GAME SHOOTING - American Pistol Shooting (2015)

American Pistol Shooting (2015)

Chapter XVIII


THERE have been many occasions when big game hunters, trappers, cowboys, miners and even fishermen have had opportunities to shoot game with a pistol, and because of their lack of skill with the hand gun have passed up chances to secure trophies, or to provide a much needed change in the camp menu by the addition of a toothsome grouse or rabbit. There have been other critical times, fewer in number but more impressive in memory, when men have had to depend on their skill with the pistol to save themselves from the sudden attacks of big game that has been wounded or suddenly brought to bay by surprise or fright. A State hunter of one of our western states, whose main occupation is the hunting and killing of cougars and wildcats as one of the means of conserving the deer of that section, has claimed that he has killed many of these mountain lions with the old .45 Single Action Colt after they had been treed by his dogs. His use of the revolver was no doubt mainly due to the fact that it was much easier to “pack” during the long strenuous climb on the mountainous trails than a rifle would have been.

In some sections of the country where big game can still be hunted each fall, it is quite customary for the hunter to carry a small bore revolver or pistol to shoot grouse or rabbits for the pot during the course of his day’s hunt after deer or moose. He may do this because he does not wish to use his heavy rifle for fear of alarming the game he is hunting, or because he knows that to hit a partridge with a high powered soft nose rifle bullet in any place but the head or neck will result disastrously and be a waste of good food and ammunition.

Trappers running their trap lines have found it much easier to carry a pistol than a rifle with which to despatch wounded fur bearers and they, too, take advantage of the hand gun to secure an occasional meal which offers itself in the form of small game, in the course of the day’s work. Many a coyote has been brought to earth with a pistol bullet fired by a cowboy in his rambles about the range and even the husky timber wolf has been put out of business by the same men, while their cattle have been pastured in the mountains in the summer. At one time in the open country of Montana, it was a favorite Sunday sport to get together a crowd of cow punchers and run down coyotes. When the prairie wolf was overtaken, the last act of the play was to see which rider could kill him with his six shooter, as he scurried about or doubled back through the sage brush. It was no easy matter to hit this dodging streak of fur when shooting from the back of a horse running at break-neck speed over rough uneven ground. A trout fisherman I once knew in Washington always carried a target revolver with him when whipping his favorite mountain streams in the early fall, when the blue grouse season was open, and he seldom failed to bring in a mixed bag of cut throats and birds to show for his day’s excursion. Not infrequently we read inquiries in the sporting magazines from men who expect to do hunting in Alaska, the Canadian Rockies or the few places in our western country where big game can still be found, asking which kind of side arm is the best to carry for emergency use on such expeditions. These queries may be encouraged by the advertising matter circulated by some of our large pistol manufacturers in the form of vividly painted scenes in which a hunter or fisherman is being charged by a grizzly bear or by a springing lion or some other member of the cat family. Incidents of this kind have occurred and there are a few places in the world today where they might happen again, but carrying heavy revolvers or automatic pistols, primarily for one’s protection against wild animals, is not nearly as essential as it is to carry them for protection against human animals, in certain sections of the world.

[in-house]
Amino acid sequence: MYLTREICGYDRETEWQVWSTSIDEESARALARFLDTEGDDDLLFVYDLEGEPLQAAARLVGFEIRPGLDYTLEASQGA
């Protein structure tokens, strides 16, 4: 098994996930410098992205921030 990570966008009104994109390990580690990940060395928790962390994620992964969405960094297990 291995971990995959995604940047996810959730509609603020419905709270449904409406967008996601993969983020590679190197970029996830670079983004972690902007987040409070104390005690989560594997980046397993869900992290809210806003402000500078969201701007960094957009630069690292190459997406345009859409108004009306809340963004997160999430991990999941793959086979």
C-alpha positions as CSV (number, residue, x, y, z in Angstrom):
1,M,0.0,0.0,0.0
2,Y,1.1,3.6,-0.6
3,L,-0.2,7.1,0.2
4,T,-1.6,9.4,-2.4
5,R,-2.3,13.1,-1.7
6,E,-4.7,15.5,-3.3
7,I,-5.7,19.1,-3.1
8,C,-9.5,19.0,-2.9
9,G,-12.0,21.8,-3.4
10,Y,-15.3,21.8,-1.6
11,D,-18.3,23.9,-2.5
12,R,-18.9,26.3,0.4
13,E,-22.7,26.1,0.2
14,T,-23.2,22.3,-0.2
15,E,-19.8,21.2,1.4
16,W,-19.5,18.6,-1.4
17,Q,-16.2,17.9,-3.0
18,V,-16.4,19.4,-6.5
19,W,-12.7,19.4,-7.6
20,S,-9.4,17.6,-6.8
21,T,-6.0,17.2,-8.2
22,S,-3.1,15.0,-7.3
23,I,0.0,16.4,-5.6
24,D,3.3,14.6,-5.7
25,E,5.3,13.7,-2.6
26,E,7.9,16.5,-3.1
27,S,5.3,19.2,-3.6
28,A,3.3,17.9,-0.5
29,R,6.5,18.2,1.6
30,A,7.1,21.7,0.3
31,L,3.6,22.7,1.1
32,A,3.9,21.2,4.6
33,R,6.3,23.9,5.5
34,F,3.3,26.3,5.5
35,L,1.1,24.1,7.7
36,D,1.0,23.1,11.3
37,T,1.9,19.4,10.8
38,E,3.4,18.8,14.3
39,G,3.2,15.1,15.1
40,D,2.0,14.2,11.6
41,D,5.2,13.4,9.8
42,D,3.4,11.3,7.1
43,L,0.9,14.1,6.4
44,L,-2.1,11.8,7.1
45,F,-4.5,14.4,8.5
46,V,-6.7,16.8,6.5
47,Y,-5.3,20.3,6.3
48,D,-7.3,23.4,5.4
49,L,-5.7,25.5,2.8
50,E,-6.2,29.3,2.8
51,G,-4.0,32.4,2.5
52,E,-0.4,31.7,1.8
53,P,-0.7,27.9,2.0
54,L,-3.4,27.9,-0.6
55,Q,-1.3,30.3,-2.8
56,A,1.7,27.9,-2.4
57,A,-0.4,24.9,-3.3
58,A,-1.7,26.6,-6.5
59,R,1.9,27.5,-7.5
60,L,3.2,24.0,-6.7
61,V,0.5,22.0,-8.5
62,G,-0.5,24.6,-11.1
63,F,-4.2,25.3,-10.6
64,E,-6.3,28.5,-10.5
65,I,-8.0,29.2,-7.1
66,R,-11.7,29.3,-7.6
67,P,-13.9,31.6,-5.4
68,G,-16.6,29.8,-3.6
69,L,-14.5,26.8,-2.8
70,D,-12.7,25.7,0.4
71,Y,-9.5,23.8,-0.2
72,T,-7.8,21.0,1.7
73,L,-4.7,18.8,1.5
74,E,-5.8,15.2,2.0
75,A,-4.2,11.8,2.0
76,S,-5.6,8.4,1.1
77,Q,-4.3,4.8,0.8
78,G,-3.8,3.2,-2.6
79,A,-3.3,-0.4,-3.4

There are various reasons for supporting game shooting with pistols and for touching on the points in the game that the paper target shot seldom thinks of when popping away at a clearly defined bull’s-eye under favorable natural or artificial light. The first consideration has already been touched on and that is game shooting with a hand gun to supplement the larder while one is engaged on a big game hunting trip or a fishing or camping trip during the open seasons for small game. Even fifteen years ago, while deer and moose hunting in Maine, I recall quite clearly the efforts of the guides to prevent any promiscuous target practice with large caliber rifles, because of its effect on the game we were hunting. They believed that rifles should be “sighted in” before entering the game country and that if small game was to be killed it should be done with small bore weapons that could not be heard for any distance. And they were quite right, too. At that time the bag limit on ruffed grouse was five birds a day or ten birds in one’s possession at a time. The birds were reasonably plentiful and they certainly did improve the camp meals during the time we were in the woods and they made a nice bag to take home, especially if one was not successful in getting his deer or moose. While hunting there I carried a small bore single shot target pistol in a shoulder holster, rather than resort to using my rifle on the birds. A companion who accompanied me one day pointed out a grouse in the underbrush as we were returning to camp, and suggested we try for it. It was off about fifteen yards, standing alert but immovable and watching us as we passed, as the partridge will often do. My friend thought he was enough of a marksman to hit the bird’s head and wanted to shoot it with his big rifle while I was anxious to try for it with the pistol. He took the chance and when he fired the grouse simply exploded and all we could find were its extremities, for the 220 grain soft nose bullet he was using had hit it in the body and simply blew it to pieces. After that experience we depended on the pistol for birds.